And about :” I always have a choice to refuse and take the bullet.”

          Yes, but you do not have the choice NOT to take the bullet. Your ways of action are limited. And the limitation is not imposed by you but by me. So, your control over your body is not always absolute.

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        • Devin Jell

          All that you have shown is that aggression exists.

          Can my actions be influenced or manipulated by outside forces, including other people? Of course.

          But you are able to control me only in an indirect way, never directly. Direct and immediate control of my self is exclusively mine. When it comes to assigning ownership, direct control must obviously have logical-temporal priority (precedence) as compared to any indirect control. Knocking over your mailbox does not give me ownership of it.

          The relationship between my mind and body is unique. No other human has a direct and immediate control of me. This objective relationship is mine exclusively. A similarly unique relationship exists between the mind and body of all other humans across time and space.

          To prove otherwise would require one to control my actions without a threat of aggression or the use of persuasion (i.e. an argument).

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        • Youliy Ninov

          “All that you have shown is that aggression exists.”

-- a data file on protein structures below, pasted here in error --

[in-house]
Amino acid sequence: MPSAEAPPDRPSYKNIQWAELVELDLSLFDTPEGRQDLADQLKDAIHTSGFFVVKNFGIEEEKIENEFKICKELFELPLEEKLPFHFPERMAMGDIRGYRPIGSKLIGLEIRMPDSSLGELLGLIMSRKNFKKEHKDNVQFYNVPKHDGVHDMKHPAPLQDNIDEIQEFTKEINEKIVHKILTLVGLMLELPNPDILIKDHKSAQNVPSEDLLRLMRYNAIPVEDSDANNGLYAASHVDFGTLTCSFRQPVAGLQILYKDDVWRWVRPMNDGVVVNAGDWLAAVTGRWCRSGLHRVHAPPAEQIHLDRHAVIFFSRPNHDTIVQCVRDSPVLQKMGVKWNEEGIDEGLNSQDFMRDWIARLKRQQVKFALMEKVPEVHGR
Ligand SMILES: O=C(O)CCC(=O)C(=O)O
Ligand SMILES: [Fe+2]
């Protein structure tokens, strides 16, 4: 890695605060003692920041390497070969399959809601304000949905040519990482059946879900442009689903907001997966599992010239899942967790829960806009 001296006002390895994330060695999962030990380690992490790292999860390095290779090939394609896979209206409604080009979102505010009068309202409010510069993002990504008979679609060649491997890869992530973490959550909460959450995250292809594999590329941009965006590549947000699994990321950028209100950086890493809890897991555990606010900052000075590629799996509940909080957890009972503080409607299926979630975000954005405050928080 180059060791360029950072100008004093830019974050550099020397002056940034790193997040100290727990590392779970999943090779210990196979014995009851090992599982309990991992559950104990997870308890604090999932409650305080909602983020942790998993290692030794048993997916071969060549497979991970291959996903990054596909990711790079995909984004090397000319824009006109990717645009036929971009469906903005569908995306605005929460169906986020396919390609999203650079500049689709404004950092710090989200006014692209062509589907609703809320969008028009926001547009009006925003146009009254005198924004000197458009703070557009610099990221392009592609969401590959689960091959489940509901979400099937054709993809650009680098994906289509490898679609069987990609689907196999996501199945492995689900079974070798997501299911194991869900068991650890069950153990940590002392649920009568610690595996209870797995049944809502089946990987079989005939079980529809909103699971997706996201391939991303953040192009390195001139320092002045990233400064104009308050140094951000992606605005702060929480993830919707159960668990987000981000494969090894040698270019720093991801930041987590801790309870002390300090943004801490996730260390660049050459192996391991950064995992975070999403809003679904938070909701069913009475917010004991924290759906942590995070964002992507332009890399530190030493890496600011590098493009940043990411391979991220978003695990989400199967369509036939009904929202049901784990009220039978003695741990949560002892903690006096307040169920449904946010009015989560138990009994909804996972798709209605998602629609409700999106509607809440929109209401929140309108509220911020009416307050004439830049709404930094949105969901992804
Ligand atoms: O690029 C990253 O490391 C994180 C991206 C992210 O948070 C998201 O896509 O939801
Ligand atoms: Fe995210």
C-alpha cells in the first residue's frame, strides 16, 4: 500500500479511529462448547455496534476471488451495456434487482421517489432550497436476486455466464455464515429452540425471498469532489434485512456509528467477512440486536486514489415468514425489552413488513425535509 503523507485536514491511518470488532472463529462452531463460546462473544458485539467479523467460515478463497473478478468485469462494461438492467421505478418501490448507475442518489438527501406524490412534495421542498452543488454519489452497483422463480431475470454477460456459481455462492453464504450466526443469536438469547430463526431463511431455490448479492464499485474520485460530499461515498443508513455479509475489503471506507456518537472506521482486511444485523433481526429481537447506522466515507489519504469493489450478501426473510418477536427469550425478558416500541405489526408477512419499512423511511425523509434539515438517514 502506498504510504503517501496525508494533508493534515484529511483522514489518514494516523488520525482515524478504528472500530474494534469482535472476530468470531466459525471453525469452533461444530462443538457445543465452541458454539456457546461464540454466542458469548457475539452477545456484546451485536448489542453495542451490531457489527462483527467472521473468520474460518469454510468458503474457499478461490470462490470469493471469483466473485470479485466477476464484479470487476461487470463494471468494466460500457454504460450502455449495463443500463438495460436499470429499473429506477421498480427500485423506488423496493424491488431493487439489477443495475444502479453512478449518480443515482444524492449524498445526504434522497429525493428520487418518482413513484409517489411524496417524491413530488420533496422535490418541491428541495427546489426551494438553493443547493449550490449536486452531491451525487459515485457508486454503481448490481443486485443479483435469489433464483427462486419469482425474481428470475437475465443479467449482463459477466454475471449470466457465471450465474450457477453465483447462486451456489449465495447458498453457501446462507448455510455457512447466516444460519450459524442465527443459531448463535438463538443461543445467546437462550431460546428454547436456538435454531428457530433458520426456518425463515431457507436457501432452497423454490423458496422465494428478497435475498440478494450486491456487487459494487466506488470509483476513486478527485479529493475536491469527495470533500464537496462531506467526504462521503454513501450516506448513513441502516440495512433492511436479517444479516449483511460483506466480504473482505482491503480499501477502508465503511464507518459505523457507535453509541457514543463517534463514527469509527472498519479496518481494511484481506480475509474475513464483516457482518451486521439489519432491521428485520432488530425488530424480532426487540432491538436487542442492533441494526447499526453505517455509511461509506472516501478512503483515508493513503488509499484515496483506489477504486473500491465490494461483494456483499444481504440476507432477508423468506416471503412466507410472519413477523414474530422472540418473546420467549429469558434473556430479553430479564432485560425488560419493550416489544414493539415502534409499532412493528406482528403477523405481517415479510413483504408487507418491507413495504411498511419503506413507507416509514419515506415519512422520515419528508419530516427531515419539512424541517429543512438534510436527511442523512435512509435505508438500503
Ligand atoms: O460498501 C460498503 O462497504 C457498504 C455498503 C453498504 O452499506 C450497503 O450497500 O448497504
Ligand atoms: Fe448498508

Yes. And it is enough to make your argument: quote:”..each person has exclusive use and control of their own mind and body..” invalid.

          Let me rephrase it in another way. You say, quote :”But you are able to control me only in an indirect way, never directly. ”

          So, according to you there are two types of control and one of them is not yours to use. However in your original statement you say “exclusive control”, i.e. you lump together all types of control in it, direct and indirect. In such a way you reach a contradiction.

          An suitable analogy would be:” This cat is black. And because all cats are black it follows ……….”. Improper generalization.

          In my humble opinon it is becuase of such generalizations that philosophy is useless to read. Any Rand’s one is just one step better than the others and that is why I like it.

           

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        • Devin Jell

          I have made a distinction between the direct control of self and influence by others. One is true control, one is not. You are the one that conflates them as equal concepts.

          Ayn Rand influenced millions through her arguments. Persuasion. Does this give her ownership over those who read her works?